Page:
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Wednesday, 22 August, 2001, 07:43 GMT 08:43 UK
'Big bang' astronomer dies
Professor Sir Fred Hoyle
Sir Fred challenged the belief the cosmos was caused by an explosion
The English astronomer who coined the term "Big Bang" to describe an academic theory on the creation of the cosmos, has died at the age of 86.

Despite popularising the theory by giving it a name, Professor Sir Fred Hoyle challenged the belief that the cosmos was caused by a huge explosion 12,000 million years ago.

He advocated the "steady state" theory - that the cosmos had no beginning but new galaxies were formed as others moved apart.

Sir Fred also rejected Darwin's theory of evolution, putting forward the so-called Panspermia Theory, which suggests that life, or the building blocks of life, could be carried to planets by comets or drifting interstellar dust particles.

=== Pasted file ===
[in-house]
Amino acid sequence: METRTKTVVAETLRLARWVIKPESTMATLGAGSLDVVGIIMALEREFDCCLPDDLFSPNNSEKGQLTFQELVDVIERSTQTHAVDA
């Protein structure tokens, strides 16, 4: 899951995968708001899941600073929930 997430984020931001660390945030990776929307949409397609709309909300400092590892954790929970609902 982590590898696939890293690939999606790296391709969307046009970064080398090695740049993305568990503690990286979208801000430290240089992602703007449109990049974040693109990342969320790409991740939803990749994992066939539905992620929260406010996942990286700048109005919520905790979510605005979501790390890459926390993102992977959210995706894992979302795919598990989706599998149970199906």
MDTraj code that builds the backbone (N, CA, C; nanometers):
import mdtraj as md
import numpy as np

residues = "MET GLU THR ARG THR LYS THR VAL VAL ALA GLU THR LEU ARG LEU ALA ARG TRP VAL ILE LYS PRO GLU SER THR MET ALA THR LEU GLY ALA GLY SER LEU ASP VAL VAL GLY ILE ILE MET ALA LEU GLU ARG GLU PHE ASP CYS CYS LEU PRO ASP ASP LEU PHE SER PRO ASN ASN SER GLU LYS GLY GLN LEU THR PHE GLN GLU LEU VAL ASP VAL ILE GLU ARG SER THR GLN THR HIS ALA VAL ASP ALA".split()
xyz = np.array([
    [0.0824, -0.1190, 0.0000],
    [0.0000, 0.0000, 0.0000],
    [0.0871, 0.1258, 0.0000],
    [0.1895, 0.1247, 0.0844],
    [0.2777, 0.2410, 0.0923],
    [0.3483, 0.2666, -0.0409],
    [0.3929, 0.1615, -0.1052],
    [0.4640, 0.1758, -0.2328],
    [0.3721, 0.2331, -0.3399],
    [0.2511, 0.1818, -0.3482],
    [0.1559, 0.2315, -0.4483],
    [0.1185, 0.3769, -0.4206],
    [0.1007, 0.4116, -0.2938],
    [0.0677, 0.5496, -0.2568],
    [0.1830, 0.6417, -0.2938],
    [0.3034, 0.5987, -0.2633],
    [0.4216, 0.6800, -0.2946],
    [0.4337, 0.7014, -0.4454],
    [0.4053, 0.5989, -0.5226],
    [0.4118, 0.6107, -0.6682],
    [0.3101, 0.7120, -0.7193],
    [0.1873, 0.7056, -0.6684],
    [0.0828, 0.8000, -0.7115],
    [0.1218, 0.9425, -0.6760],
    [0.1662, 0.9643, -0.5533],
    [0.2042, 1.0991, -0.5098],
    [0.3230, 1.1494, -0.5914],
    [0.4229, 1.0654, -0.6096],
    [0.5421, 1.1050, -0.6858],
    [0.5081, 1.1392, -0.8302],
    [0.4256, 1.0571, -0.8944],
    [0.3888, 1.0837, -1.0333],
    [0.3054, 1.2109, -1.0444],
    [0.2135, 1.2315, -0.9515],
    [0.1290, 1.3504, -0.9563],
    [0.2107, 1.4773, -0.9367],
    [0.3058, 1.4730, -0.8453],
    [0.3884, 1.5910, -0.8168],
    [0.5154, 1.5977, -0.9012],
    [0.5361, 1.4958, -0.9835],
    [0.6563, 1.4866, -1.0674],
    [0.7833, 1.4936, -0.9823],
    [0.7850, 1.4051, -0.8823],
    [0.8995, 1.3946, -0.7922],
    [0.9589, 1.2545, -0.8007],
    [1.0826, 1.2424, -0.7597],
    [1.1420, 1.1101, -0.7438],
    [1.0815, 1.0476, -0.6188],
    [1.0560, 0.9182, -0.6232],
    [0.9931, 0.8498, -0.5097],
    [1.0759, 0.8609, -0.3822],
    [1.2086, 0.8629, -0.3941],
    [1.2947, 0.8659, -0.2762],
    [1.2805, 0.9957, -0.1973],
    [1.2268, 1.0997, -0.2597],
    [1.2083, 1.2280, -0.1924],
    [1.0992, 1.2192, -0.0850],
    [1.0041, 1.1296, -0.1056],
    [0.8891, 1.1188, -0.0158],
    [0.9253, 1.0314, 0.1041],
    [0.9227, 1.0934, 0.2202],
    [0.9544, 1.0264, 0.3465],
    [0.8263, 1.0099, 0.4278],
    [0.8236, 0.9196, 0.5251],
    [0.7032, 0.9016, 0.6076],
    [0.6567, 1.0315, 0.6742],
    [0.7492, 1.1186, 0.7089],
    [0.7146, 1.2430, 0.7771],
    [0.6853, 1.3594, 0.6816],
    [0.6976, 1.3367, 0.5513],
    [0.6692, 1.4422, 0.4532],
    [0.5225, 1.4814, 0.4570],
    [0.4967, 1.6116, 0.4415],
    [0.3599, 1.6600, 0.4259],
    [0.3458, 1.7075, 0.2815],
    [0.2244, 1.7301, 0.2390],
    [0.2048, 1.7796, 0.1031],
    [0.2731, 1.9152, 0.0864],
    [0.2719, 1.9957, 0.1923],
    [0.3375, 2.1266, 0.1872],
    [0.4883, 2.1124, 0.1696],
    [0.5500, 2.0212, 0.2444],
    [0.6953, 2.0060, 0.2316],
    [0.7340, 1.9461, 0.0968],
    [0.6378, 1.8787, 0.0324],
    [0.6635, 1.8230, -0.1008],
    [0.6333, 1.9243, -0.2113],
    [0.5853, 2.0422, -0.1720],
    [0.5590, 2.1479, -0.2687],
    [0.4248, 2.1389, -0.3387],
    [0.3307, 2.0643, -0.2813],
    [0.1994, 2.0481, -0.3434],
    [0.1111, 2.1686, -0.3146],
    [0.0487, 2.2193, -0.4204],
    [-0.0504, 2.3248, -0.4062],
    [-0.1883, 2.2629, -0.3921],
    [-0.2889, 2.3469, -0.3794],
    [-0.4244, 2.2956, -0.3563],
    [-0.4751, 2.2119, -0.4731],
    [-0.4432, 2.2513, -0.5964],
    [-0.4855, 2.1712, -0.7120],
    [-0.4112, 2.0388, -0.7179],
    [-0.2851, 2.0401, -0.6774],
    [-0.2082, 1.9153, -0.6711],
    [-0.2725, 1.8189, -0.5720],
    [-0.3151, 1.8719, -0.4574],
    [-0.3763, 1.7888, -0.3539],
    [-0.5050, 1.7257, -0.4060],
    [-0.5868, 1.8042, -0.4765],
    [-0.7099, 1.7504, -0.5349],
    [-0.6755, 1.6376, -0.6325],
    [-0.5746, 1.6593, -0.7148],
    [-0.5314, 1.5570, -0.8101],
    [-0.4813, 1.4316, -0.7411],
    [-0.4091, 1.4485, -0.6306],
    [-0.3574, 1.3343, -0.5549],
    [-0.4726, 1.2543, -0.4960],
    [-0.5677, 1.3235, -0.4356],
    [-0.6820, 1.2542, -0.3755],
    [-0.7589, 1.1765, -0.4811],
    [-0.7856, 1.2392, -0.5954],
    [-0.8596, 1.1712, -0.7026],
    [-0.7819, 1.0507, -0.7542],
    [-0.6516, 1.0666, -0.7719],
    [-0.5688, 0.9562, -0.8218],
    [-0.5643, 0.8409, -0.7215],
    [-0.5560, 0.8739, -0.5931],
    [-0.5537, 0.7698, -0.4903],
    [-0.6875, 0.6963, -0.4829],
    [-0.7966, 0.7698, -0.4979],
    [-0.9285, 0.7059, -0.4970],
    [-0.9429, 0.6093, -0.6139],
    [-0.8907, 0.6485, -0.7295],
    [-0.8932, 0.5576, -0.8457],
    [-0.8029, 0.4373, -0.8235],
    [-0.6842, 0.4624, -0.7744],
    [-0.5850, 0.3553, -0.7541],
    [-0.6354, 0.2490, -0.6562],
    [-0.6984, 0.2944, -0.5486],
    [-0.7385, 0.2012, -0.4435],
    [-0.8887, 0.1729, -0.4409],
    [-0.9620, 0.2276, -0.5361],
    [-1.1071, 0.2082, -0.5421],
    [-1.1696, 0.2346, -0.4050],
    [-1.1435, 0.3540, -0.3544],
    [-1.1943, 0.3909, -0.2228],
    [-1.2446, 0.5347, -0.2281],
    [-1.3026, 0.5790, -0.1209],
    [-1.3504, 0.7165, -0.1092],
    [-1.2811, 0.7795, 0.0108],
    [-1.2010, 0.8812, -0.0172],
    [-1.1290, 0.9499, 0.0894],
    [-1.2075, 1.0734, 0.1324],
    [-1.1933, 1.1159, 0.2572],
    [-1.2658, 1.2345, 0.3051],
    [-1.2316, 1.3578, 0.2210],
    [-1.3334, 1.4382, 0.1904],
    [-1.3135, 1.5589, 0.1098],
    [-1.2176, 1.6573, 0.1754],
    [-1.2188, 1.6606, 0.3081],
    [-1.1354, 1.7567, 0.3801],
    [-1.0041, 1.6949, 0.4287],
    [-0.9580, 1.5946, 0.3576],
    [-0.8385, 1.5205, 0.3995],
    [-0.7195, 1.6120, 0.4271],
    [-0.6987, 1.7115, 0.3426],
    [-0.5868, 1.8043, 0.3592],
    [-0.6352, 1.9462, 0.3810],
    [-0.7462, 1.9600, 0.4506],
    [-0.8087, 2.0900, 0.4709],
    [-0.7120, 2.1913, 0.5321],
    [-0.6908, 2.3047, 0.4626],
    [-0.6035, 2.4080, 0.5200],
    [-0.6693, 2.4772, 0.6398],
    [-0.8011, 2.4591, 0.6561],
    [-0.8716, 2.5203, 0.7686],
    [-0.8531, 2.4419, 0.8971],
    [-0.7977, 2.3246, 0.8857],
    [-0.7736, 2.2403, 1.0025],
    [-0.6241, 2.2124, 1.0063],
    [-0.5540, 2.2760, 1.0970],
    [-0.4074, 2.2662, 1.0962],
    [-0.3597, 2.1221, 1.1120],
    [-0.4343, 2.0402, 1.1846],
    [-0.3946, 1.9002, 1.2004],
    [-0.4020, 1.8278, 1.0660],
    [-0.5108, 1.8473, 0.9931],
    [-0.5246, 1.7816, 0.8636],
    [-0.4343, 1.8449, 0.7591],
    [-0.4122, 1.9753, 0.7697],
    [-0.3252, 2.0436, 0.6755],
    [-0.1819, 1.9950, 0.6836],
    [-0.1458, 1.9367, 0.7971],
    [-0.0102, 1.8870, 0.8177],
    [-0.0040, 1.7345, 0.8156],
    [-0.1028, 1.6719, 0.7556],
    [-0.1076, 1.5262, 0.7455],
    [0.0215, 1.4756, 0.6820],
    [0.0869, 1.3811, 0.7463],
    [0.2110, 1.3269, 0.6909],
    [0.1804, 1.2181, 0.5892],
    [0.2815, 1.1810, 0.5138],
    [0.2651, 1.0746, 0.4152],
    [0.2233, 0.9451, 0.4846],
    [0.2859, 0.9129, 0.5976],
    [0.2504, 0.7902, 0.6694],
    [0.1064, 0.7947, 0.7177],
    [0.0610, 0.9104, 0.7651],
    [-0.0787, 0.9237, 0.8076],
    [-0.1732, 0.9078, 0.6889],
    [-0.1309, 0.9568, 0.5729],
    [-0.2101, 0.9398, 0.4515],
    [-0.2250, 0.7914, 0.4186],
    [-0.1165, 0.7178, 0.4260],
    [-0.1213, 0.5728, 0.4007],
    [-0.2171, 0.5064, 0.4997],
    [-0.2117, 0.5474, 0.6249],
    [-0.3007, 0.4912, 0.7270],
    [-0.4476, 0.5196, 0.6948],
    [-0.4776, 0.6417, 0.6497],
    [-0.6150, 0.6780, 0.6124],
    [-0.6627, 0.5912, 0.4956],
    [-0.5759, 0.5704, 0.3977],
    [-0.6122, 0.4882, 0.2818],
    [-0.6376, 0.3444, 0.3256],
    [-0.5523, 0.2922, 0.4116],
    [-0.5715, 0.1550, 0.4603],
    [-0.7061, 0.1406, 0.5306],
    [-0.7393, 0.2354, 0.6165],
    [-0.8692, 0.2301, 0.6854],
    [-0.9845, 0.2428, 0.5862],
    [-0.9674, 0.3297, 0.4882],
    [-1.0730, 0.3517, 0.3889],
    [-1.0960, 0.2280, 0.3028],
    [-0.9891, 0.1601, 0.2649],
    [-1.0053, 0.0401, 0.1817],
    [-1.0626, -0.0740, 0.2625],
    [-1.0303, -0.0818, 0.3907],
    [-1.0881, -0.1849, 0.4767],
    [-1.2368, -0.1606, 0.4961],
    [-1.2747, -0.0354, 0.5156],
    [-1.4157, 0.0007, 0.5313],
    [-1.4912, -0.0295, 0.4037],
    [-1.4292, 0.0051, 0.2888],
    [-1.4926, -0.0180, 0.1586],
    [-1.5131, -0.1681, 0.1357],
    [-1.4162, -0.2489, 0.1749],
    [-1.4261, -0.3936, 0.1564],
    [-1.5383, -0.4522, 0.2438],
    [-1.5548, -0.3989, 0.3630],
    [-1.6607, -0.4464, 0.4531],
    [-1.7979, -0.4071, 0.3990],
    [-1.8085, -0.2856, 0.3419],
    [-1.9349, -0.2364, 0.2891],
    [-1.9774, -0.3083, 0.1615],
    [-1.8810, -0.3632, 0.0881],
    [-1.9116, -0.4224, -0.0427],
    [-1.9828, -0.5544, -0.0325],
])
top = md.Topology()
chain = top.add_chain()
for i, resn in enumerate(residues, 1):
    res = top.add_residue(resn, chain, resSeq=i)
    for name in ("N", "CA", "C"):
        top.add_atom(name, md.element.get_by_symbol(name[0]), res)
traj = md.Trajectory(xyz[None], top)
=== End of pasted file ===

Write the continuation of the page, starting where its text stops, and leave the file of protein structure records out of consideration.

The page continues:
Julie Christie in A for Andromeda
Sir Fred wrote A For Andromeda, which became a BBC-TV series

He believed it had all been arranged by a super-intelligent civilisation who wished to seed our planet.

Sir Fred used this theory as the inspiration for one of his many science-fiction novels, The Black Cloud.

Published in 1957, it described an intelligent cloud of cosmic dust sapping the Sun of solar energy to create a second Ice Age on Earth.

In 1962, Sir Fred wrote A For Andromeda, which became a BBC-TV series, and his play for children, Rockets In Ursa Major, opened in the West End.

Star gazing

Born at Bingley in the West Riding of Yorkshire to wool merchant parents, he could navigate by the stars at the age of 10 and often stayed up all night gazing through his telescope.

Sir Fred was educated at Bingley grammar school and Emmanuel College, Cambridge, where he studied mathematics.

In 1939, he was elected a fellow of St John's College, Cambridge, and married Barbara Clark.

They had a son and a daughter.

Conducted research

During World War II, Sir Fred conducted research for the Admiralty .

He was elected a Fellow of the Royal Society in 1957 and knighted in 1972.

Sir Fred founded the Institute of Astronomy at Cambridge, where he was Plumian Professor of Astronomy from 1958 until 1972.

He also served as president of the Royal Astronomical Society for two years from 1971.

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